Friday, May 25, 2012

Crocodile or Alligator Cake

Crikey! I know Queensland has been known to have crocodiles up north, but I never thought I'd have one in my kitchen. In fact, at this very moment it's in my pantry.
Did you know that homeless people have to sleep on the roofs of parked cars so they won't get eaten during the night? Where's Steve Irwin when you need him?
Now even home owners have to be on their guard. Where do I sleep when that thing is looking at me with its glistening yellow eyes and its white teeth flashing?
When I asked my son Ben what he wanted as a birthday cake, he told me he wanted a Croc (but you know toddlers, he can't say the R)
I thought it would be challenging, but with low self expectations I managed to create something he was thrilled with.Well, I figured that even if it turned out as a big blob of green with sharp teeth and called it a crocodile, he'd be thrilled. He's only two, after all.
But to my joy it turned out much better than anticipated, and was relatively easy! If someone else can do it, why can't you?
That's what I kept telling myself.
So you can make this beastly cake too. I decided this time to take photos as I went, and ended up with a camera covered in sticky fondant residue. As I was creating this at night, I apologise for the terrible quality of the photos. They were taken in very poor light, while I was in the middle of the creation (so now you can see how messy I get when I'm cooking!) The night is the only time I could whip this up without hands ploughing through the cake and icing! When I had finished, I left it on the kitchen bench and turned off the light. All I could see were glistening eyes and white teeth starring at me as I walked away. And yes, I had nightmares. But my son loved it.



CROCODILE CAKE

4 buttercake mixes
1 cup rice bubbles
200g spearmint leaves lollies
2 quantities of prepared rolled Fondant (get the recipe here)
4 cups icing sugar
1/3 cup milk (approximately)
green, red and yellow food colouring/dye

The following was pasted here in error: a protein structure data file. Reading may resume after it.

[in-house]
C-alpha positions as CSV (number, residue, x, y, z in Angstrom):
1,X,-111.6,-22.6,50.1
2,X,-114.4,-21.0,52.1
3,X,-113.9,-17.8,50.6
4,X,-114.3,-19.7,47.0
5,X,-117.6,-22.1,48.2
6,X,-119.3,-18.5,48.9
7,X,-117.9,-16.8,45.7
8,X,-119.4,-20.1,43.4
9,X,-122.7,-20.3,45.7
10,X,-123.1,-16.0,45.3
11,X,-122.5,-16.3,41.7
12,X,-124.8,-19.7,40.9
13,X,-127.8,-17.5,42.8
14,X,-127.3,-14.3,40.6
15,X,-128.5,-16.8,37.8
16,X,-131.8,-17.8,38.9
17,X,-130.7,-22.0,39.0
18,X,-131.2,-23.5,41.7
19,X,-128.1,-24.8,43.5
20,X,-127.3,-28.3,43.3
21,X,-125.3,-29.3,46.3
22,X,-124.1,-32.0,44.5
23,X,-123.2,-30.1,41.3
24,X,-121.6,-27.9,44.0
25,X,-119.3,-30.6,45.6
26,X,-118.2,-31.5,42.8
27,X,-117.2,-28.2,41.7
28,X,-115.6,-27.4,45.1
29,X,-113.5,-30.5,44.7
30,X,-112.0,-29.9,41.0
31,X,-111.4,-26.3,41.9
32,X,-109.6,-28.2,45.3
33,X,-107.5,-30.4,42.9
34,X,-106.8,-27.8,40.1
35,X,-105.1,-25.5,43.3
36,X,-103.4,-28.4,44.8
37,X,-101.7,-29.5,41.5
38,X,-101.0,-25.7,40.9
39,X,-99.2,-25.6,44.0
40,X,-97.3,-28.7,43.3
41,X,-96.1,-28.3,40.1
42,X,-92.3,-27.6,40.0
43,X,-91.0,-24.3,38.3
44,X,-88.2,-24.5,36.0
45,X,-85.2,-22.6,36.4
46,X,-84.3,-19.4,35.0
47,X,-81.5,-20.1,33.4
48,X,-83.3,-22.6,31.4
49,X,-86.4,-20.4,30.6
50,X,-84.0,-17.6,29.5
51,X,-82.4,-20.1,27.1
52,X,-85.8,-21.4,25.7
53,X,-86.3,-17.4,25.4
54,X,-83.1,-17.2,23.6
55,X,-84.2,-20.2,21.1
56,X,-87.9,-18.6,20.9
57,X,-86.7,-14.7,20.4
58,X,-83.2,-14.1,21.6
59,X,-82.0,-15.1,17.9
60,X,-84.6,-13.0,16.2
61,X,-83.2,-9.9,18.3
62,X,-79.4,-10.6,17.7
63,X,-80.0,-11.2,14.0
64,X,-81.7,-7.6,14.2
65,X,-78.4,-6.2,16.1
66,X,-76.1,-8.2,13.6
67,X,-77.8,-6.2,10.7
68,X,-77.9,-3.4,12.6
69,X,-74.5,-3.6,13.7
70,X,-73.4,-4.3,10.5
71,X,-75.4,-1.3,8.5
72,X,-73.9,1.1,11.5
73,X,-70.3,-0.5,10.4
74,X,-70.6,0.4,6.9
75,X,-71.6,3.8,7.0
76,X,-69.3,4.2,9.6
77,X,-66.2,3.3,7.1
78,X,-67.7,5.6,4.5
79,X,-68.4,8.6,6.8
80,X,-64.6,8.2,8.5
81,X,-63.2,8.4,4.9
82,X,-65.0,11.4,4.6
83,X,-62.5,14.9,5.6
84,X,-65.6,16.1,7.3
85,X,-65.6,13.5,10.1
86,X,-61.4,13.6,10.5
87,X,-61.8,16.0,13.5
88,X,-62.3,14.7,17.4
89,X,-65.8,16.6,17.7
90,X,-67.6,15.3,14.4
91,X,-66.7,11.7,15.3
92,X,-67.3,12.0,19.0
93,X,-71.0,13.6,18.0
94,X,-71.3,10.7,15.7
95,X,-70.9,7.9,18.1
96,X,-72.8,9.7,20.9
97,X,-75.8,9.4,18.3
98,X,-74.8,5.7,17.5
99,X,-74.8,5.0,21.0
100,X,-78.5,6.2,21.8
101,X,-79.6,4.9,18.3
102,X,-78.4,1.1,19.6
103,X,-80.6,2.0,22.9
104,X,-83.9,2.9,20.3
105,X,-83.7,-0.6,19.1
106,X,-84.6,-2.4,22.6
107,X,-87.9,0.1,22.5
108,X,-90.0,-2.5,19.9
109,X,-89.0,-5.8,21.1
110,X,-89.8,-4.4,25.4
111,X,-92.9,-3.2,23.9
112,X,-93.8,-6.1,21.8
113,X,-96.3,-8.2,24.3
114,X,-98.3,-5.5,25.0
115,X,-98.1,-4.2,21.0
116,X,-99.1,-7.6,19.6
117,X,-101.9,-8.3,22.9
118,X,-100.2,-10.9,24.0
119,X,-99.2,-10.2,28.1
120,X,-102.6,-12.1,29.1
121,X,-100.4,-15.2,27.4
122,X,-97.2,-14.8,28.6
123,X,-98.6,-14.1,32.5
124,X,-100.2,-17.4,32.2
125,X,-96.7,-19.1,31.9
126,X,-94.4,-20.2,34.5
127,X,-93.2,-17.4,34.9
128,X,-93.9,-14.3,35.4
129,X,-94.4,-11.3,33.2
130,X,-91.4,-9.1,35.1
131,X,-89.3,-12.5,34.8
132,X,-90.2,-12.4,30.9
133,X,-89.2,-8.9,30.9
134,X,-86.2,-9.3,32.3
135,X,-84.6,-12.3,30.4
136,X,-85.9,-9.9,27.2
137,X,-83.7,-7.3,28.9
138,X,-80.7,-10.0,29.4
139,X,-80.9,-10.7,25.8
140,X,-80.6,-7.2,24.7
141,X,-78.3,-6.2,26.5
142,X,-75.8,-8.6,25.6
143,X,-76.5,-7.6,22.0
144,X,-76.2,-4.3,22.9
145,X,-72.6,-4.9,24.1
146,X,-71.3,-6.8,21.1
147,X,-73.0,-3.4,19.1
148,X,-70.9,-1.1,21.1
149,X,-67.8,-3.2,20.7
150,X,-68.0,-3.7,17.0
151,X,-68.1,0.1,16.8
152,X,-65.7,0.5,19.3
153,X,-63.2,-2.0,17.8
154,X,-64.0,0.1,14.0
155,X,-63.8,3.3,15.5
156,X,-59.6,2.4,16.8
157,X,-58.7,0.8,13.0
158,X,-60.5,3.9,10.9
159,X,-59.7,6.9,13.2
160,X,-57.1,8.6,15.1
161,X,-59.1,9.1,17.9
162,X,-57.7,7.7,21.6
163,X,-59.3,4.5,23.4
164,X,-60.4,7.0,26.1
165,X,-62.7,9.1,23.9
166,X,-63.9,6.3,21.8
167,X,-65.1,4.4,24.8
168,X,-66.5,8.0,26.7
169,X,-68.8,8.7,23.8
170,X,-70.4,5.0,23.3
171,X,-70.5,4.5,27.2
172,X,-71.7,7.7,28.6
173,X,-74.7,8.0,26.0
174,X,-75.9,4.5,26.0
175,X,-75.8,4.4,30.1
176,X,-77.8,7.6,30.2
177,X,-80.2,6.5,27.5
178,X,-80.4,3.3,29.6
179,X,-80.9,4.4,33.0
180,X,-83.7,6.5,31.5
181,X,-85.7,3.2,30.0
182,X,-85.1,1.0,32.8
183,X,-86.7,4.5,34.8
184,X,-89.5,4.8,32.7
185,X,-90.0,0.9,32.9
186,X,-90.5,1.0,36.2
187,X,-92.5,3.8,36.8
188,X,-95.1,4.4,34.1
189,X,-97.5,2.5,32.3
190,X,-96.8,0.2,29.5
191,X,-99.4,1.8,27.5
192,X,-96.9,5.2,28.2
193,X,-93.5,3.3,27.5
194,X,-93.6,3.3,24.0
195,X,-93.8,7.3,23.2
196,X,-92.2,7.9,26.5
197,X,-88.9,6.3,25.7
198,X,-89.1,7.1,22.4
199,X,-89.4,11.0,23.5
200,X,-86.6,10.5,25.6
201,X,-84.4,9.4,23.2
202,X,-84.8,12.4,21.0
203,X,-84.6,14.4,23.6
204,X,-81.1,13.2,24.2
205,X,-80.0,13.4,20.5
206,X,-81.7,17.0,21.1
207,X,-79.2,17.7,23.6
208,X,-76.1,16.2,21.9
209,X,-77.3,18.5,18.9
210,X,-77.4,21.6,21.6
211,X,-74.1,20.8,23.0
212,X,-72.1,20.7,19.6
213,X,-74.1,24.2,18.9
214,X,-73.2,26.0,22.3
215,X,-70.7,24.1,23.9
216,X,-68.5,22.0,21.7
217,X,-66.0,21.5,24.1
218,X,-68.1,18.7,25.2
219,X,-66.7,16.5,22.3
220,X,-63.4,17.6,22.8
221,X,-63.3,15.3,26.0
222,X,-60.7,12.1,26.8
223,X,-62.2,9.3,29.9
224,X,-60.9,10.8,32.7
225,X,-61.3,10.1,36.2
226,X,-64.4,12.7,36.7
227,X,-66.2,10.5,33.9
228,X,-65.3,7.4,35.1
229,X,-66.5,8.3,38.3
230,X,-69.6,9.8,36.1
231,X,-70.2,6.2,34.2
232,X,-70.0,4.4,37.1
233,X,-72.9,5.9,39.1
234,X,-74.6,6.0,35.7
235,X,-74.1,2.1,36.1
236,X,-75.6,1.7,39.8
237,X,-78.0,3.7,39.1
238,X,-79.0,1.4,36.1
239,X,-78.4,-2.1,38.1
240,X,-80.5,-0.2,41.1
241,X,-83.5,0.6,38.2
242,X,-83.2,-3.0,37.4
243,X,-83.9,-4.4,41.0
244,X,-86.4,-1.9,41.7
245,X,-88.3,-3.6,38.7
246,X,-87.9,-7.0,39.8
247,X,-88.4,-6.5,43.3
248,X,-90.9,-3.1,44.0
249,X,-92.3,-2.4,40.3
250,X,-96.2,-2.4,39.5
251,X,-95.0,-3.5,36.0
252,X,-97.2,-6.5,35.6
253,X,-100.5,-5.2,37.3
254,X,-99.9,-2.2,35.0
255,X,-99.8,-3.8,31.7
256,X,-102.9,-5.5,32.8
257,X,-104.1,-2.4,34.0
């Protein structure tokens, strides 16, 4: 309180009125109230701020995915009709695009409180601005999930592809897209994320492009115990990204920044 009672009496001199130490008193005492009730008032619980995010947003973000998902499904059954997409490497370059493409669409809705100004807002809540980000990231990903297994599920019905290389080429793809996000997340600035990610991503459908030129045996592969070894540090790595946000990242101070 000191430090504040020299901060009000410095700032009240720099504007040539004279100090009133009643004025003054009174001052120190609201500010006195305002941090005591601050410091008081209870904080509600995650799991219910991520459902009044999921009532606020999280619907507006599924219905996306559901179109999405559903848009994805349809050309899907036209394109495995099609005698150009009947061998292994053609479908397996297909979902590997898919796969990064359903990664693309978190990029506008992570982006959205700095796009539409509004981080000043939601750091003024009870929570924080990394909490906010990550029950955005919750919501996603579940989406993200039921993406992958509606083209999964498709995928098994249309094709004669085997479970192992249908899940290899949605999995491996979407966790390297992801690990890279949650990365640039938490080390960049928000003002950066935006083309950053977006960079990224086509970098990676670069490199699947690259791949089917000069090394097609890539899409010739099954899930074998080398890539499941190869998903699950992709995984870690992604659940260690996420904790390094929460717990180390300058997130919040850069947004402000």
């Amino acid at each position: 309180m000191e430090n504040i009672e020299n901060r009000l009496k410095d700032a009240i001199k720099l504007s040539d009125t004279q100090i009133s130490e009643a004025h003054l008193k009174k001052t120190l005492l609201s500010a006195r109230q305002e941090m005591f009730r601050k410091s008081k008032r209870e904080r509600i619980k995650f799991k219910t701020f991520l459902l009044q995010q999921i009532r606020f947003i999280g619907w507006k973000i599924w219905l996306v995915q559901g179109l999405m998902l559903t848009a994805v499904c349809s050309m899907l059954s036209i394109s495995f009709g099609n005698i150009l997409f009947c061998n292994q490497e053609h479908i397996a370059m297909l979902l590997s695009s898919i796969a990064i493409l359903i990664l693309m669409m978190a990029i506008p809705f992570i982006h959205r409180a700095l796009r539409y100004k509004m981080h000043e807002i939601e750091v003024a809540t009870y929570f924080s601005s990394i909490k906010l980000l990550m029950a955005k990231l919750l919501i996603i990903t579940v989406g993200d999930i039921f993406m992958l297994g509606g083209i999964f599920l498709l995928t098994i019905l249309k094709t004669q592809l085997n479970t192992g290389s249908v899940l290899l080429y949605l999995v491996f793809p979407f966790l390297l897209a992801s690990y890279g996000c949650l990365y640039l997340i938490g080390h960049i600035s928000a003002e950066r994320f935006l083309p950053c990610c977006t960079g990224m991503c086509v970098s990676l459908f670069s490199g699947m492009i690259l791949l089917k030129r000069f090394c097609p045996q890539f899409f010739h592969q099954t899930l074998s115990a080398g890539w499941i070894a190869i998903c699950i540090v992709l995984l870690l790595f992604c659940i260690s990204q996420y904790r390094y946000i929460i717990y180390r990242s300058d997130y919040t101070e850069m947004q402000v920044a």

Draw out a plan. I ended up going for a square 20x20cm cake for the head (instead of a round one as drawn in picture above). 33x22.5 rectangular dish for the body and a 20x20 round tin for the tail (a bundt tin would be great here too). 
Bake the cakes, using one cake mix for the head, one for the tail and a combined two for the rectangular cake that will make the body of the crocodile. Cut out a pattern with baking paper as to the basic outline of the body. Place the cakes on a flat surface in the freezer for about 2 hours until semi frozen but still malleable.
When the cakes are firm enough to cut without having all that crumbly-business, place the paper patterns on your cake and cut off the superfluous pieces.
When all the main body parts are cut to the pattern, you can start using the cake scraps to build up areas on the cake, such as the face of the crocodile. It doesn't have to look neat, remember this is "stuffing" and crocodiles have a rough bumpy look to them anyway.
Don't forget side views matter too! Doesn't look pretty though, does it?
Carve all the desired details on the body and tail before the cakes completely thaw. Piece together to make sure everything looks in proportion, and is positioned where you want it on the cake board. I ended up cutting a chunk off the tail after this photo, it was too long and wavy.
Start mixing up food dye colours, until you get the right shade.